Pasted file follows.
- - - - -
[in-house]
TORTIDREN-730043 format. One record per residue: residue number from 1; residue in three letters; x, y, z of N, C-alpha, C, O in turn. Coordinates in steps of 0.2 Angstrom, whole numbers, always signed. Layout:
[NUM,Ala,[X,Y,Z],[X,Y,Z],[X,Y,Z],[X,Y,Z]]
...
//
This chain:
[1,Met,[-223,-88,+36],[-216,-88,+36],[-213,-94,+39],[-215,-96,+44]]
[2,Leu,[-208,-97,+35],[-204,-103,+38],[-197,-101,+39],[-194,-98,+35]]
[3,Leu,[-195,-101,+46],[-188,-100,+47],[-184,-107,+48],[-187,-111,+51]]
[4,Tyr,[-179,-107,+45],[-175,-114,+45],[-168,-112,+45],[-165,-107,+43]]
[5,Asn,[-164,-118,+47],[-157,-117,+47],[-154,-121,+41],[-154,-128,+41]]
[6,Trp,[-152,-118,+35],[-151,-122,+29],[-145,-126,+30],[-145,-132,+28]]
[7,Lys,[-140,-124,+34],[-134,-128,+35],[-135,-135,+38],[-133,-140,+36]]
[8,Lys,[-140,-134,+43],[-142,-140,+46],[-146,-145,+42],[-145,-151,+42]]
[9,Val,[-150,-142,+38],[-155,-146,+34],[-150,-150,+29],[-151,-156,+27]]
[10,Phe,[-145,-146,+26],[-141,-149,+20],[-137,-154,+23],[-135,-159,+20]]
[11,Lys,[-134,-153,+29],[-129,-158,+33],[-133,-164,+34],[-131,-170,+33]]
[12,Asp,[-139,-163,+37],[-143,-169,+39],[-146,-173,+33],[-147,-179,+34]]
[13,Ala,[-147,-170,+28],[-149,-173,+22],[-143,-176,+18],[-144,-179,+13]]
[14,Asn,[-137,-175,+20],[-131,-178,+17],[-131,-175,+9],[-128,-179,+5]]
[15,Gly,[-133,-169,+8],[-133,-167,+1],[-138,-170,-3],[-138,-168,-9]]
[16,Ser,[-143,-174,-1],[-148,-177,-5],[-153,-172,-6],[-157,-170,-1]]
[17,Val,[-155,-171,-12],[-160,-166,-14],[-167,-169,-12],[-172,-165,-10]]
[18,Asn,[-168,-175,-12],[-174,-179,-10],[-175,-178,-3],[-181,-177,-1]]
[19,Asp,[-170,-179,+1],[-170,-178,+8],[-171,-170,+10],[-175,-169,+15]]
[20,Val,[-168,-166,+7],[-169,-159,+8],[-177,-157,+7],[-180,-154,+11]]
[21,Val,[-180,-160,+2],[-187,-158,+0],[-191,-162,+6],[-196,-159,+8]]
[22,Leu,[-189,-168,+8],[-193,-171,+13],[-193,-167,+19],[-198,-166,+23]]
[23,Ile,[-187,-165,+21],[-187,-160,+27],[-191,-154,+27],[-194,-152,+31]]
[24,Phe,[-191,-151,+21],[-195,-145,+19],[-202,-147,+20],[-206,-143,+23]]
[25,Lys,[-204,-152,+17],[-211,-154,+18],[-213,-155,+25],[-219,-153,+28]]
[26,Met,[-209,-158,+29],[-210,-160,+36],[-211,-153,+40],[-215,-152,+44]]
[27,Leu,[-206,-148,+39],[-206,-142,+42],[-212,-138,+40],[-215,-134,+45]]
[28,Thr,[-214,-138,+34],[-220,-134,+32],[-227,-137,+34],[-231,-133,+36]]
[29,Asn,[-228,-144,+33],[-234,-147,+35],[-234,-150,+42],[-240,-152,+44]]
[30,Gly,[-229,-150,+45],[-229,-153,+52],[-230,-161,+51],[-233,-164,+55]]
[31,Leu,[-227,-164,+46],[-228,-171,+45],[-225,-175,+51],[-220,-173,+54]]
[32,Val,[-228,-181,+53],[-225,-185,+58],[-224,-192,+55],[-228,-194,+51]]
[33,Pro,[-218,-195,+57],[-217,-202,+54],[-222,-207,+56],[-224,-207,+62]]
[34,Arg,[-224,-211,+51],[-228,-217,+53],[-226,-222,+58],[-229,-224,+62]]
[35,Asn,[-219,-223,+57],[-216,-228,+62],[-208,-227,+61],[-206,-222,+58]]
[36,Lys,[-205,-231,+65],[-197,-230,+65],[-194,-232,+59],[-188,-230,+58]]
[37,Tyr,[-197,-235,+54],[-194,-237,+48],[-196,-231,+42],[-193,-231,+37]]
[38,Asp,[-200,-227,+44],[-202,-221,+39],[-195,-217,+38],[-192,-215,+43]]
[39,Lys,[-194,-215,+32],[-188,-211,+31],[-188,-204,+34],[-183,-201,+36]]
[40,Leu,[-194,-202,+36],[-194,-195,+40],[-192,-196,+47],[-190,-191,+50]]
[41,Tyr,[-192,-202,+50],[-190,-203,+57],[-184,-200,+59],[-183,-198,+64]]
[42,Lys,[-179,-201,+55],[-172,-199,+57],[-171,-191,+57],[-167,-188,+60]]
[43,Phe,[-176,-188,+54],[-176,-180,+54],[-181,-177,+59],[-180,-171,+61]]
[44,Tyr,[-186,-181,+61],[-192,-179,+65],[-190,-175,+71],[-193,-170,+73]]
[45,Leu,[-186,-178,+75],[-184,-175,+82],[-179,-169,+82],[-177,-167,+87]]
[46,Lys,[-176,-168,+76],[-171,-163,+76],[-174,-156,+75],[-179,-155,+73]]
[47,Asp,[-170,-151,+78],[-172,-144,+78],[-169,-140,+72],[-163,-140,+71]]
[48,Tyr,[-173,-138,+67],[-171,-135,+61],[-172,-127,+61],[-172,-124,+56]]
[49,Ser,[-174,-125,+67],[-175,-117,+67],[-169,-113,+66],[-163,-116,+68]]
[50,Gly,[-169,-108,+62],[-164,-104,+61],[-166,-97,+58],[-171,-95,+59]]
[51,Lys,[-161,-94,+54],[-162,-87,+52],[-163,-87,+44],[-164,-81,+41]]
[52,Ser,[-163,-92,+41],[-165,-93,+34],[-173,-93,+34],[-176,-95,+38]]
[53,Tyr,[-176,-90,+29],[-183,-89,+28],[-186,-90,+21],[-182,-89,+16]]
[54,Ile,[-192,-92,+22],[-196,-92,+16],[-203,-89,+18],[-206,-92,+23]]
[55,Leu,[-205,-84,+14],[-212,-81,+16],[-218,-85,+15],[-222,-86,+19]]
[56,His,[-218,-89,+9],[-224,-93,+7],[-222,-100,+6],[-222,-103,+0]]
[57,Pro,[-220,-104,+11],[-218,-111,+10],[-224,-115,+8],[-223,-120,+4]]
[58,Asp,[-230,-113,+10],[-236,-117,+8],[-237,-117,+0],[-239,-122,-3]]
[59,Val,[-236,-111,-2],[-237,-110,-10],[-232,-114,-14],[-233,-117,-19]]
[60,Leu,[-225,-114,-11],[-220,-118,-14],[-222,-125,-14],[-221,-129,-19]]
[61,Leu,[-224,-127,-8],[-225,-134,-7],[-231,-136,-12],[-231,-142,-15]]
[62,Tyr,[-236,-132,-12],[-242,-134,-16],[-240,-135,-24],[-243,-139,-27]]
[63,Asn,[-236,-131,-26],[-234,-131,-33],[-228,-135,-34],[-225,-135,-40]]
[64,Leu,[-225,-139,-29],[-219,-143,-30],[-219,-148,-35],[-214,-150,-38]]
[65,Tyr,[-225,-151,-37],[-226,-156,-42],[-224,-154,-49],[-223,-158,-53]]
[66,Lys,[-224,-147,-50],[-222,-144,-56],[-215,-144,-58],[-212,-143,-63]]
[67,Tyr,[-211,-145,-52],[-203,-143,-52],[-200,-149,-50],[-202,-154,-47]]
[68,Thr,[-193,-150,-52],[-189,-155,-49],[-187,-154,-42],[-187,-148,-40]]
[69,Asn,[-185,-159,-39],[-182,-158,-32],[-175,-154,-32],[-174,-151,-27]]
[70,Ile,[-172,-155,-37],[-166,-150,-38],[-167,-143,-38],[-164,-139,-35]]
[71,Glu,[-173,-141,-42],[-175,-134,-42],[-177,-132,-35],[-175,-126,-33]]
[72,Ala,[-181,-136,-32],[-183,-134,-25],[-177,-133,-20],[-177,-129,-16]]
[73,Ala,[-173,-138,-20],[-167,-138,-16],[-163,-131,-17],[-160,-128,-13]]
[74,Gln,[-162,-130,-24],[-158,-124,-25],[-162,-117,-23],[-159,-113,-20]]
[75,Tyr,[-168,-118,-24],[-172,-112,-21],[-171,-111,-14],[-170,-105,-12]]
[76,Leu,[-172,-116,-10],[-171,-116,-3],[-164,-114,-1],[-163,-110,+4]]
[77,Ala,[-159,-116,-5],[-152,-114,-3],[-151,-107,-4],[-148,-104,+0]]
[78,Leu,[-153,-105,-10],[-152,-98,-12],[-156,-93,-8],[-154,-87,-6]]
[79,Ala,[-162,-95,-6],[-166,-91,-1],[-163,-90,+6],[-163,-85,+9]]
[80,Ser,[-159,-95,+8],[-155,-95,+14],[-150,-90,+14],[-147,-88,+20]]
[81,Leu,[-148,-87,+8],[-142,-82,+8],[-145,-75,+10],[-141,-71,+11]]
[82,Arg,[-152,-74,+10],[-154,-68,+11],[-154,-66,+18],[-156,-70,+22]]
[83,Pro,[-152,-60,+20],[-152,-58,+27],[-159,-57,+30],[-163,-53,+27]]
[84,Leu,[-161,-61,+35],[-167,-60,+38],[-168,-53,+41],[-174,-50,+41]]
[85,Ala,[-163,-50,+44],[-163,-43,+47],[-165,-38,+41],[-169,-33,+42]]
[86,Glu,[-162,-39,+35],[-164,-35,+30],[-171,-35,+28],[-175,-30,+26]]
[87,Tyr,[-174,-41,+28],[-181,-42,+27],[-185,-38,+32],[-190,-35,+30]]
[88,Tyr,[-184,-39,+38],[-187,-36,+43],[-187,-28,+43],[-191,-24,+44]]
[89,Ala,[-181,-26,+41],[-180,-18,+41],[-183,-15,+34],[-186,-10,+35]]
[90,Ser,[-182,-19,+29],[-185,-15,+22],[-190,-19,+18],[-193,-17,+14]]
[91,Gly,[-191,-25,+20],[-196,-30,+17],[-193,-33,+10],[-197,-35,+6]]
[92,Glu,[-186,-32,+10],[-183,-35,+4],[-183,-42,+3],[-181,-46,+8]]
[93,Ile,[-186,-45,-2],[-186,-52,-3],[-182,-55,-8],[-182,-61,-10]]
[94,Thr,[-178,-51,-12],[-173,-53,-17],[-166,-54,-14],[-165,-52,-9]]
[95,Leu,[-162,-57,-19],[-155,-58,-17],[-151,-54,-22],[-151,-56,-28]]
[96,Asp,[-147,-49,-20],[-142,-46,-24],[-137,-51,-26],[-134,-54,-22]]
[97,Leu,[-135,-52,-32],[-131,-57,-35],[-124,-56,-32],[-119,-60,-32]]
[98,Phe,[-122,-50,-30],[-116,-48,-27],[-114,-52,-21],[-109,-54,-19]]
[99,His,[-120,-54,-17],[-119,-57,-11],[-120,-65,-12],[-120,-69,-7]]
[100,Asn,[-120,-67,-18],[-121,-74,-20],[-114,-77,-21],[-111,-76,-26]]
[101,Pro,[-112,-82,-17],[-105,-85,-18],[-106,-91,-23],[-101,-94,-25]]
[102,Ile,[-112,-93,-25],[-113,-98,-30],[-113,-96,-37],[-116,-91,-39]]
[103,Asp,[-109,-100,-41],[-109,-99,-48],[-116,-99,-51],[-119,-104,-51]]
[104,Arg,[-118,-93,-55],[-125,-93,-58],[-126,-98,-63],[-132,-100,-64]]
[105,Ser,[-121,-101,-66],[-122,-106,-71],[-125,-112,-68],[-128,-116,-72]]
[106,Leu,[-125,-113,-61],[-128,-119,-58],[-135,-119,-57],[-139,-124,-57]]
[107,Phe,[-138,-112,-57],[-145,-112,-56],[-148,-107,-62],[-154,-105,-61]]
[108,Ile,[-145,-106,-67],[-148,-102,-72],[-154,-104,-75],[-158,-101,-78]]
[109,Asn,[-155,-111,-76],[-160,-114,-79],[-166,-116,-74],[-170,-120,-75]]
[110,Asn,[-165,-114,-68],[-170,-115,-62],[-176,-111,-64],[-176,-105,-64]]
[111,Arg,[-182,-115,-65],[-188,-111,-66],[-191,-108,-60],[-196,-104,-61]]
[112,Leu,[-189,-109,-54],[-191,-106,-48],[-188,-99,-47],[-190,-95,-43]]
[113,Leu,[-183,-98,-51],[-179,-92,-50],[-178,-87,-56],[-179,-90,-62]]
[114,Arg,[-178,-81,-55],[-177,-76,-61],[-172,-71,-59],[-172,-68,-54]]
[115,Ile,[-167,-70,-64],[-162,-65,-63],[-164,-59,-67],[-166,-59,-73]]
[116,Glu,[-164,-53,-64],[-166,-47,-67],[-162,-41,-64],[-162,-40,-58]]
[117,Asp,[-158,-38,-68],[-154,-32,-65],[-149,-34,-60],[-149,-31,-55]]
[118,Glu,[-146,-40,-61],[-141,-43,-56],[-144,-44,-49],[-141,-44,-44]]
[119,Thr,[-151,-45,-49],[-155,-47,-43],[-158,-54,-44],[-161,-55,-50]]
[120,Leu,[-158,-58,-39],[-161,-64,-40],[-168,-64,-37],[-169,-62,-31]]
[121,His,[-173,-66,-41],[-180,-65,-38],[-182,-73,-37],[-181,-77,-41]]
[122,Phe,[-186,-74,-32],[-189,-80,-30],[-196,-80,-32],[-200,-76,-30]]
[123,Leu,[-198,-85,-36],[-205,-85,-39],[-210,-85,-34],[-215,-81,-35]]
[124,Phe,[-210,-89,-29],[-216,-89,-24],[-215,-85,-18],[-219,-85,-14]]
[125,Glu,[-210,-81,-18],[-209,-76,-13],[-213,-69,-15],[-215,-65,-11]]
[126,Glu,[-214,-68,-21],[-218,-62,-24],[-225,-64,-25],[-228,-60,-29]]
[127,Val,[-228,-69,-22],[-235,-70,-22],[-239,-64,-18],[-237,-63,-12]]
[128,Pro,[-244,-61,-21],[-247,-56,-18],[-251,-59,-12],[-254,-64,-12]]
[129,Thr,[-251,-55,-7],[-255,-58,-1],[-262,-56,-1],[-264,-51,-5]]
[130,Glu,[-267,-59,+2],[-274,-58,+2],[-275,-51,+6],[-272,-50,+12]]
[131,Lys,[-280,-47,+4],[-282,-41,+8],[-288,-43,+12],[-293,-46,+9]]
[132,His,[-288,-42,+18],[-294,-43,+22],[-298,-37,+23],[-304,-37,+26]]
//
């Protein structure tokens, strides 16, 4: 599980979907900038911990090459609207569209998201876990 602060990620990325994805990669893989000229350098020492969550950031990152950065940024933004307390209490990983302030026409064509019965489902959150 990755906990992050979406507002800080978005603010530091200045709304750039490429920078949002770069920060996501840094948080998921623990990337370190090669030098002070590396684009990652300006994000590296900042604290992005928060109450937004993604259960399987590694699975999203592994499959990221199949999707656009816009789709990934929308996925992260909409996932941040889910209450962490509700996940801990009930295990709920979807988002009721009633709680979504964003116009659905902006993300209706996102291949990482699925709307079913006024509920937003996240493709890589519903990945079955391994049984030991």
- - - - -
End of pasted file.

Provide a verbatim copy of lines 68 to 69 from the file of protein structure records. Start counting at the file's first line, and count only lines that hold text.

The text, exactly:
[62,Tyr,[-236,-132,-12],[-242,-134,-16],[-240,-135,-24],[-243,-139,-27]]
[63,Asn,[-236,-131,-26],[-234,-131,-33],[-228,-135,-34],[-225,-135,-40]]